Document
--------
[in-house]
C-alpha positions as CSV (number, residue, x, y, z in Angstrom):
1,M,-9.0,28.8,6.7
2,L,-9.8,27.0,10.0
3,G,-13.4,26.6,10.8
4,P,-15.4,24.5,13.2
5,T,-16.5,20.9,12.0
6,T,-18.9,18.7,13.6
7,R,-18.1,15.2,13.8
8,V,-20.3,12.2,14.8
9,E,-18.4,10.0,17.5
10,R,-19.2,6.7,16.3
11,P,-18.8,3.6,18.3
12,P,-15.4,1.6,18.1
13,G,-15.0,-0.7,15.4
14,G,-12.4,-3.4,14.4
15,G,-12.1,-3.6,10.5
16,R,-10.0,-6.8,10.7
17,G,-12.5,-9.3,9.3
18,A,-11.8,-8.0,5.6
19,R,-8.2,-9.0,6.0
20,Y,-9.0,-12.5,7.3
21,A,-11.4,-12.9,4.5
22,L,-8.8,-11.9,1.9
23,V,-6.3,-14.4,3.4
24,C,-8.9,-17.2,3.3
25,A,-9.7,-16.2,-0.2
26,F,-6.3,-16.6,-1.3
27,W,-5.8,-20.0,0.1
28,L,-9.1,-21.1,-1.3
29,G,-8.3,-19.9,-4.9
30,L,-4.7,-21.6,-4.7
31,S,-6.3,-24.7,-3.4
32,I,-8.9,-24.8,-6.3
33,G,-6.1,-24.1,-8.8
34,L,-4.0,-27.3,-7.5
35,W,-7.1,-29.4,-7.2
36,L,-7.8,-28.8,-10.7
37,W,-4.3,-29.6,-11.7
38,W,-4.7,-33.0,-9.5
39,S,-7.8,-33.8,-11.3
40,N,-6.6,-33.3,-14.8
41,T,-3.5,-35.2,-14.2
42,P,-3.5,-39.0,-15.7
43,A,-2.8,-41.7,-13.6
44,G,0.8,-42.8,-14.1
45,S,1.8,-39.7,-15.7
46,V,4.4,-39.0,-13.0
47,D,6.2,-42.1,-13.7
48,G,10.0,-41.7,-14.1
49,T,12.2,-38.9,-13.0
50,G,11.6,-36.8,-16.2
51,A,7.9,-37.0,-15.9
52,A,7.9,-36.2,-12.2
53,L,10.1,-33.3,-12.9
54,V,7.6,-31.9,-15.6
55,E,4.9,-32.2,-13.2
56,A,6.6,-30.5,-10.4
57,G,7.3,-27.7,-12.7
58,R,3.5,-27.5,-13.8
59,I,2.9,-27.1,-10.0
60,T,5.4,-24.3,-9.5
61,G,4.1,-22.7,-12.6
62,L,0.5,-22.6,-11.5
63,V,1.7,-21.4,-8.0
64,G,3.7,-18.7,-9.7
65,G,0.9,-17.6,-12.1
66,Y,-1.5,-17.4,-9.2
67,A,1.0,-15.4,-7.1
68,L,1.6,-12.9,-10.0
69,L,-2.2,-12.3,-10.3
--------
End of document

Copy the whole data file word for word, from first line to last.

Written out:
[in-house]
C-alpha positions as CSV (number, residue, x, y, z in Angstrom):
1,M,-9.0,28.8,6.7
2,L,-9.8,27.0,10.0
3,G,-13.4,26.6,10.8
4,P,-15.4,24.5,13.2
5,T,-16.5,20.9,12.0
6,T,-18.9,18.7,13.6
7,R,-18.1,15.2,13.8
8,V,-20.3,12.2,14.8
9,E,-18.4,10.0,17.5
10,R,-19.2,6.7,16.3
11,P,-18.8,3.6,18.3
12,P,-15.4,1.6,18.1
13,G,-15.0,-0.7,15.4
14,G,-12.4,-3.4,14.4
15,G,-12.1,-3.6,10.5
16,R,-10.0,-6.8,10.7
17,G,-12.5,-9.3,9.3
18,A,-11.8,-8.0,5.6
19,R,-8.2,-9.0,6.0
20,Y,-9.0,-12.5,7.3
21,A,-11.4,-12.9,4.5
22,L,-8.8,-11.9,1.9
23,V,-6.3,-14.4,3.4
24,C,-8.9,-17.2,3.3
25,A,-9.7,-16.2,-0.2
26,F,-6.3,-16.6,-1.3
27,W,-5.8,-20.0,0.1
28,L,-9.1,-21.1,-1.3
29,G,-8.3,-19.9,-4.9
30,L,-4.7,-21.6,-4.7
31,S,-6.3,-24.7,-3.4
32,I,-8.9,-24.8,-6.3
33,G,-6.1,-24.1,-8.8
34,L,-4.0,-27.3,-7.5
35,W,-7.1,-29.4,-7.2
36,L,-7.8,-28.8,-10.7
37,W,-4.3,-29.6,-11.7
38,W,-4.7,-33.0,-9.5
39,S,-7.8,-33.8,-11.3
40,N,-6.6,-33.3,-14.8
41,T,-3.5,-35.2,-14.2
42,P,-3.5,-39.0,-15.7
43,A,-2.8,-41.7,-13.6
44,G,0.8,-42.8,-14.1
45,S,1.8,-39.7,-15.7
46,V,4.4,-39.0,-13.0
47,D,6.2,-42.1,-13.7
48,G,10.0,-41.7,-14.1
49,T,12.2,-38.9,-13.0
50,G,11.6,-36.8,-16.2
51,A,7.9,-37.0,-15.9
52,A,7.9,-36.2,-12.2
53,L,10.1,-33.3,-12.9
54,V,7.6,-31.9,-15.6
55,E,4.9,-32.2,-13.2
56,A,6.6,-30.5,-10.4
57,G,7.3,-27.7,-12.7
58,R,3.5,-27.5,-13.8
59,I,2.9,-27.1,-10.0
60,T,5.4,-24.3,-9.5
61,G,4.1,-22.7,-12.6
62,L,0.5,-22.6,-11.5
63,V,1.7,-21.4,-8.0
64,G,3.7,-18.7,-9.7
65,G,0.9,-17.6,-12.1
66,Y,-1.5,-17.4,-9.2
67,A,1.0,-15.4,-7.1
68,L,1.6,-12.9,-10.0
69,L,-2.2,-12.3,-10.3